Out there in the world, people are still trying to make bug-eating happen. But, so far, Americans — a populace who greedily devour Doritos Locos Tacos and myriad other confectionery nightmares — are not having it.
In this sad, withered world of ours in which our eating habits wreak havoc upon the planet whilst we all loll around in a pile of frozen White Castle cheeseburgers, we are running out of sustainable food options. Last year, when the U.N. suggested that we should all give insect-eating a try; the public reaction — mine included — was Strongly Against. Like, have you seen Snowpiercer? That entire movie (spoiler alert!) is basically about Chris Evans, a self-professed baby-eater, being so mad about consuming bugs that he goes on a murdering spree through a dystopian hell-train.
But that's just the result of cultural bias, insist bug consumption advocates, and it's something that can be changed through clever branding and packaging. For instance, rebranding locusts as "sky prawns" and not "heralds of the apocalypse." Also, crushing the bugs up real good so you don't see them.
According to NPR, several "bug infused startups" have sprouted up in Utah, Massachusetts and California. Their proprietors note that crickets contain as much calcium as milk, as much protein as other meats and that they're much more sustainable than all other livestock. Even hearing all of those good arguments, though, people tend to remain hesitant because, I mean, bugs, man.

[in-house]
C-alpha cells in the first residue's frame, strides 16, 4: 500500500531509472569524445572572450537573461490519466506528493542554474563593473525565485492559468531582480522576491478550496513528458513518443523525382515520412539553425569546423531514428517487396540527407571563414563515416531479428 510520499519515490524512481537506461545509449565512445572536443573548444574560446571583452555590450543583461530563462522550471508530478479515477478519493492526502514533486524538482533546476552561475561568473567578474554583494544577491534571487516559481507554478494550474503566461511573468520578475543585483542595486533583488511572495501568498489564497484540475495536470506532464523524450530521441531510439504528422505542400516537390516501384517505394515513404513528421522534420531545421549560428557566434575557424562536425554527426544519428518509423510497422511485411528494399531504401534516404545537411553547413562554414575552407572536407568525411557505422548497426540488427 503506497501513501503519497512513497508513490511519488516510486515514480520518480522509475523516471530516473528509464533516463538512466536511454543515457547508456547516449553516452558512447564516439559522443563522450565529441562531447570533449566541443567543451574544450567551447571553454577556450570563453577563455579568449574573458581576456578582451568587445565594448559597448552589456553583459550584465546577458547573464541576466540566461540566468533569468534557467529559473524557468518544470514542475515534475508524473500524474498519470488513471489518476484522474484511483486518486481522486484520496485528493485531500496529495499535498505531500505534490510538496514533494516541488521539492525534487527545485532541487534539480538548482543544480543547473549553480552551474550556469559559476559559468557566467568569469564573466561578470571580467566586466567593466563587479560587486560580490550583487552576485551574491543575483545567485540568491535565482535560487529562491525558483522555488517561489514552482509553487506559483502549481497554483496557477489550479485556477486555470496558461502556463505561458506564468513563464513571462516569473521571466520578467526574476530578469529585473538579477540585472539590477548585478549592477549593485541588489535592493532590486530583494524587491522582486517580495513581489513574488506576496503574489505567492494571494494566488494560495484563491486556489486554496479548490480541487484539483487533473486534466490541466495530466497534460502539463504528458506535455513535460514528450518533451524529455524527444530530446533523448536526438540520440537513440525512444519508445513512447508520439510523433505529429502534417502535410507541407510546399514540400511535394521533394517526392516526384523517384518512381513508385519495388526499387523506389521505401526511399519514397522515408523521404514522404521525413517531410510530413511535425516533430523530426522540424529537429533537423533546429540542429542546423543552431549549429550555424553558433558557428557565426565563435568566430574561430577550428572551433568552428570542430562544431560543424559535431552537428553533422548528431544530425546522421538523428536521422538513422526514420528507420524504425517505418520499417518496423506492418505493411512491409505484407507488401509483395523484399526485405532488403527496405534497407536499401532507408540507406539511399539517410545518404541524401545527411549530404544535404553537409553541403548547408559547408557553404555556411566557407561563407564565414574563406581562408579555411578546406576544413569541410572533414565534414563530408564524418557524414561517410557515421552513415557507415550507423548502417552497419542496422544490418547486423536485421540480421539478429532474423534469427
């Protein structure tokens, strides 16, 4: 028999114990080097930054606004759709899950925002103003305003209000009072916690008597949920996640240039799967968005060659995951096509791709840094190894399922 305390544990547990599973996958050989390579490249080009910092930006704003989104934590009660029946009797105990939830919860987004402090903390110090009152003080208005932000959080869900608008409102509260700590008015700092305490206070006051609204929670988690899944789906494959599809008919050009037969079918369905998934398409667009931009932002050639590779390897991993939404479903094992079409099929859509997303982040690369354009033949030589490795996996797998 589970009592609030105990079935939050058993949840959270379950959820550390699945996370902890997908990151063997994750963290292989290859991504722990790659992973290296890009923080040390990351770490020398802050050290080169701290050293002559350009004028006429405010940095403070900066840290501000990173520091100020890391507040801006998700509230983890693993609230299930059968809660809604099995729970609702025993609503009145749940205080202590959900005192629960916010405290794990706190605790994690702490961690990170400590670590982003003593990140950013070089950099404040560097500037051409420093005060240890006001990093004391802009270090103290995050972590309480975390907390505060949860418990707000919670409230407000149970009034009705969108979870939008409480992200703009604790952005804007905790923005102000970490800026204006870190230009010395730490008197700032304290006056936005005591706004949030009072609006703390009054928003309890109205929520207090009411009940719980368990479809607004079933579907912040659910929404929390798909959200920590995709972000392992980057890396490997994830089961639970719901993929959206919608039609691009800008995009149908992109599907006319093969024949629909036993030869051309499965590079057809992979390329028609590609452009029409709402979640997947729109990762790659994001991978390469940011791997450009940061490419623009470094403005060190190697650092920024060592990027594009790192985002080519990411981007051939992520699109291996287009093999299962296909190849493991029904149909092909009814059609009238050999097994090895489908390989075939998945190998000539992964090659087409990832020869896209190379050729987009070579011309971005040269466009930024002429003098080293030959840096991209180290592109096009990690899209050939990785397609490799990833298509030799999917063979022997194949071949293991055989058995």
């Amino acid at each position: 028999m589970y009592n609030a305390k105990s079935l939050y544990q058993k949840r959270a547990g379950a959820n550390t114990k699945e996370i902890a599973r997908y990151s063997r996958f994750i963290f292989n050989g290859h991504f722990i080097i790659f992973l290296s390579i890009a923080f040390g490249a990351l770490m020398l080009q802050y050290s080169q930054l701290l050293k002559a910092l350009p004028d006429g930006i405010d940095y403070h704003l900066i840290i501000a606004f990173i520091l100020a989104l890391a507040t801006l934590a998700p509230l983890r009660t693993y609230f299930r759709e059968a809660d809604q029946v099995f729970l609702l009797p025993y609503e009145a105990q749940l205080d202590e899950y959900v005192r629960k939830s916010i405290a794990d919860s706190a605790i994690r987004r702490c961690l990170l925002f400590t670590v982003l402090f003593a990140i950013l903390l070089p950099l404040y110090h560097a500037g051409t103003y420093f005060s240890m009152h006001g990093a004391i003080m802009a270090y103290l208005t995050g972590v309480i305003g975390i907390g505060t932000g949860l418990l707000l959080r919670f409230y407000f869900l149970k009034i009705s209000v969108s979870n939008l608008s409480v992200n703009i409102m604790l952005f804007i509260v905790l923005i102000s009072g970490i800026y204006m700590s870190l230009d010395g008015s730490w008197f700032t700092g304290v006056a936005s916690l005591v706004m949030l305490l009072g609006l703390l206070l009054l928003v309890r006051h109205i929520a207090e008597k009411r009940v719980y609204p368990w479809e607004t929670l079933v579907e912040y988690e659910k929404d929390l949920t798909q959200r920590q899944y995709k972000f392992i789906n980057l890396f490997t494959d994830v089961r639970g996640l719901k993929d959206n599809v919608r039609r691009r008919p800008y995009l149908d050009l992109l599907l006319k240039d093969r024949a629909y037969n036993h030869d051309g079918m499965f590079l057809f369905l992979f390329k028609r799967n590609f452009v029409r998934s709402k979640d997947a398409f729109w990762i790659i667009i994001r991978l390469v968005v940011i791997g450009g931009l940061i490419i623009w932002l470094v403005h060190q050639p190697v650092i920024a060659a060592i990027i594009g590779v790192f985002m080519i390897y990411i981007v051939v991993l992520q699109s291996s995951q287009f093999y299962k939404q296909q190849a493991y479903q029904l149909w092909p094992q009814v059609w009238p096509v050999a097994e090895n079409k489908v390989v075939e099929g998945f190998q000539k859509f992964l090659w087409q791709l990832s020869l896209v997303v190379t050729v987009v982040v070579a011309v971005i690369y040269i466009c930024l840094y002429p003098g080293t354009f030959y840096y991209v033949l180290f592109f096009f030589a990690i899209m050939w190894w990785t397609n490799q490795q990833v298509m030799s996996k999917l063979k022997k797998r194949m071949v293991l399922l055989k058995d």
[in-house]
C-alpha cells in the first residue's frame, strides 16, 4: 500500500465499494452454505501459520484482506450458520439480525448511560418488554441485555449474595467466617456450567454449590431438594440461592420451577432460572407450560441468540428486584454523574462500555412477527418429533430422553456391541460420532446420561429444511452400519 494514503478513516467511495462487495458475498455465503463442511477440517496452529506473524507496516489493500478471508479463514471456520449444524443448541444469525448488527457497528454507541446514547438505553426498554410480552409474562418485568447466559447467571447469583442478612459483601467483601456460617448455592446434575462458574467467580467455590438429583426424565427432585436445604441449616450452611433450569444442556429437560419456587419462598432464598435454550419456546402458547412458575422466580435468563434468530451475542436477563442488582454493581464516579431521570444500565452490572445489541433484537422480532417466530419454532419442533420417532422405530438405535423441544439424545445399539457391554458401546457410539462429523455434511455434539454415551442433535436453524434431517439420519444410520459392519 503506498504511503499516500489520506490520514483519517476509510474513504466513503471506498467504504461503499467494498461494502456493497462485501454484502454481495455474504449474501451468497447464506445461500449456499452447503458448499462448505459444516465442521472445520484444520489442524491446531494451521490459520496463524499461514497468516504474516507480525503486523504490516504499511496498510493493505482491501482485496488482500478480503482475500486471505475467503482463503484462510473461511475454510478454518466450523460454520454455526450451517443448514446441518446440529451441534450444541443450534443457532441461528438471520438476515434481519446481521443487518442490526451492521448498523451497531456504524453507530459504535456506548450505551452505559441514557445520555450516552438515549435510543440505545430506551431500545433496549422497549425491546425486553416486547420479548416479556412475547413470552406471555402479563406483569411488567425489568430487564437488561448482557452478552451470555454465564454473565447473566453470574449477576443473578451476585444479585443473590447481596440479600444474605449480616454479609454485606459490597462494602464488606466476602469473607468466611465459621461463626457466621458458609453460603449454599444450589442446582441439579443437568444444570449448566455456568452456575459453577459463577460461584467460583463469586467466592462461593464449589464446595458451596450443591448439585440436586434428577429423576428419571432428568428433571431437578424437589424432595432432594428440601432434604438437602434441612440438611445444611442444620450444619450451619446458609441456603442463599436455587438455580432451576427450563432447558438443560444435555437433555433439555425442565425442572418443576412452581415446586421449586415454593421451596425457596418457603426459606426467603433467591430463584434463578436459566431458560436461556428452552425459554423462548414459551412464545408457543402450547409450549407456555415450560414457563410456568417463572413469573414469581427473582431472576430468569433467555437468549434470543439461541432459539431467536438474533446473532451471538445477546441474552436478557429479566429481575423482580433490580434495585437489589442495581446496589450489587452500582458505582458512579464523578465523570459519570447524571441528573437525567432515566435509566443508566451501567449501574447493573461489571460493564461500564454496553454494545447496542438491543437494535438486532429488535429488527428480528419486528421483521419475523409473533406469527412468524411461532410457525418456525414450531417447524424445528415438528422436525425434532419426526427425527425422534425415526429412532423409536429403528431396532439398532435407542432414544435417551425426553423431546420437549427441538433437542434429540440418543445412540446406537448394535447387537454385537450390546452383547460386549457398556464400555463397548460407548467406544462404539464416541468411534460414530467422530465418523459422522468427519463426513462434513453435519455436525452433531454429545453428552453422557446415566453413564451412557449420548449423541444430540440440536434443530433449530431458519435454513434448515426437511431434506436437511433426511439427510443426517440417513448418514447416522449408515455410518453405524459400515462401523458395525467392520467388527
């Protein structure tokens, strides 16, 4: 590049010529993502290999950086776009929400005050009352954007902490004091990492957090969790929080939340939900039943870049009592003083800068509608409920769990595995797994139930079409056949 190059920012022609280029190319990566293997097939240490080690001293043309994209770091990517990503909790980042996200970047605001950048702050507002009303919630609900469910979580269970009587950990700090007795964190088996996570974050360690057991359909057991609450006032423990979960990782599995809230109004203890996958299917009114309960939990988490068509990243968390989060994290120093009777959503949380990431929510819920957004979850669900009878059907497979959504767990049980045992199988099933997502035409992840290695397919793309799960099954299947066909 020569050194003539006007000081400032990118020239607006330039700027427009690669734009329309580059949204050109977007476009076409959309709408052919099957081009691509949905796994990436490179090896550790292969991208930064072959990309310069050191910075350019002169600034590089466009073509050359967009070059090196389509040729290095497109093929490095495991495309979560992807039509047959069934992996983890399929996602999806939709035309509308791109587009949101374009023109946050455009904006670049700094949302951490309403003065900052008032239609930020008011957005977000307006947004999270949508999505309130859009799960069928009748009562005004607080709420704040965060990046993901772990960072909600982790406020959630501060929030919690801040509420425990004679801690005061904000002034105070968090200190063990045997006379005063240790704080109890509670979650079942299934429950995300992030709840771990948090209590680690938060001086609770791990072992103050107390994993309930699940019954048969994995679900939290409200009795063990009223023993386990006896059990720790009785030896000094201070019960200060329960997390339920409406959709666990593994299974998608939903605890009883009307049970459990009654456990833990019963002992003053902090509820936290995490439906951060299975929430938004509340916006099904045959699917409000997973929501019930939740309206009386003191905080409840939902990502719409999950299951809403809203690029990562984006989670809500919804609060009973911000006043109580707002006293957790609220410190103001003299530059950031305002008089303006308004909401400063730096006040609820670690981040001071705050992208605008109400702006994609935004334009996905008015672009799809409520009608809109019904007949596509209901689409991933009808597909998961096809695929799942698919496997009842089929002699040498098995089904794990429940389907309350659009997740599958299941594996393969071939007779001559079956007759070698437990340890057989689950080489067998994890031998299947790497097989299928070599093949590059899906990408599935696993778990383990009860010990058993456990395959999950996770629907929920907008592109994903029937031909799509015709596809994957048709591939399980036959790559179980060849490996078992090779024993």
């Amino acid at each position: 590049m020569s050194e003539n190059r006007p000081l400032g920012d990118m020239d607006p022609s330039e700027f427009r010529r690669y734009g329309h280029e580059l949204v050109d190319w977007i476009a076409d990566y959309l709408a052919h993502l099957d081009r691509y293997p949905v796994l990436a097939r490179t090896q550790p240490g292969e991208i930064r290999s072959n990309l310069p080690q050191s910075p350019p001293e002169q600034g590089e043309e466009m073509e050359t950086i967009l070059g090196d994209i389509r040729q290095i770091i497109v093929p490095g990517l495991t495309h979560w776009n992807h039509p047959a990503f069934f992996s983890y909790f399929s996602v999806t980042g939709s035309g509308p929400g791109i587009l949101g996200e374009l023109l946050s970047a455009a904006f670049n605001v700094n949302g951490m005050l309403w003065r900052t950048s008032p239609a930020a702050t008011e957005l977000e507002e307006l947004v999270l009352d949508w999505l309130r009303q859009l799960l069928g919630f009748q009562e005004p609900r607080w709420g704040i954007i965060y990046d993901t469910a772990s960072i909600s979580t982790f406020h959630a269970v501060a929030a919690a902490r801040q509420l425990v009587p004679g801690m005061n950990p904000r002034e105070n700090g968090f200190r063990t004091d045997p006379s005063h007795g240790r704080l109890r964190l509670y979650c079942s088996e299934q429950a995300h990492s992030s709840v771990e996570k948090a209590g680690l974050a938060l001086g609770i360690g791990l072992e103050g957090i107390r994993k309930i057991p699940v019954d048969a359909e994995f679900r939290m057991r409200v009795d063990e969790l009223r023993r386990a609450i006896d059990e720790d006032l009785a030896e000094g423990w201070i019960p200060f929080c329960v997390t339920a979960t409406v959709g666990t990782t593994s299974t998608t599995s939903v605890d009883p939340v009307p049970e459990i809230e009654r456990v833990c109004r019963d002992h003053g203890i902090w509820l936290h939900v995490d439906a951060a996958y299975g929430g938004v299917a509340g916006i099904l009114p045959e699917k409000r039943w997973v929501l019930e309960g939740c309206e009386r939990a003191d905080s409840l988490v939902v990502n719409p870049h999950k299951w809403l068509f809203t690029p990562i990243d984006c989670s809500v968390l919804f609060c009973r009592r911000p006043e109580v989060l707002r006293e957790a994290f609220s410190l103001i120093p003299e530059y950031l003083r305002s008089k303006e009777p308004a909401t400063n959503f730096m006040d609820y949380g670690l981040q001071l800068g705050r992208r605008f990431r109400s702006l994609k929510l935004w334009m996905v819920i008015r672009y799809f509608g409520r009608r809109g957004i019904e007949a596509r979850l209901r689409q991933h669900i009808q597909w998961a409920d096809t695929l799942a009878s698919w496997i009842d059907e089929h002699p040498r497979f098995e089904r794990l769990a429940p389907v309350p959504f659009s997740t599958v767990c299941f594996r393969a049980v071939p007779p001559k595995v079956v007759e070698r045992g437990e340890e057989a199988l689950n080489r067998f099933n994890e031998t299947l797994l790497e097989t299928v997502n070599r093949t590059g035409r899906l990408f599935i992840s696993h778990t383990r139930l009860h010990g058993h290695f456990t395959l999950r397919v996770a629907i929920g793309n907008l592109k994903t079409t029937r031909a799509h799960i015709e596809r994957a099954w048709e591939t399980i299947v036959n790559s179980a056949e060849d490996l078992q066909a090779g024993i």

"There is obviously a hurdle to get over, in terms of the 'yuck factor,' " Jack Ceadel, founder of the Austin, Texas-based Hopper Foods, told NPR. He later added, "The key to this is that people don't want to see the actual bug itself. It's the legs and the antennae that scare people."
It seems that the best solution is camouflaging the insects as best as possible. For instance: many of the startups crush crickets into cricket-flour, which is high-protein and, significantly, has no squiggly bits coming off of it. According to Robert Nathan Allen of the Austin-based nonprofit Little Herds, the vast majority of people are willing to fuck with that: "Ninety-nine percent of the people that we talk to are at least willing to take a bite [of a cricket-flour cookie]," he said to NPR. "And once they take that bite and they're knowingly eating an insect, it starts to break down a lot of those internal barriers. And it makes them question, 'What is food to me? What do I consider food?'"
Alternate suggestion: if none of this works, someone should look into combining a pile of dead bugs with a croissant.
Image via Getty.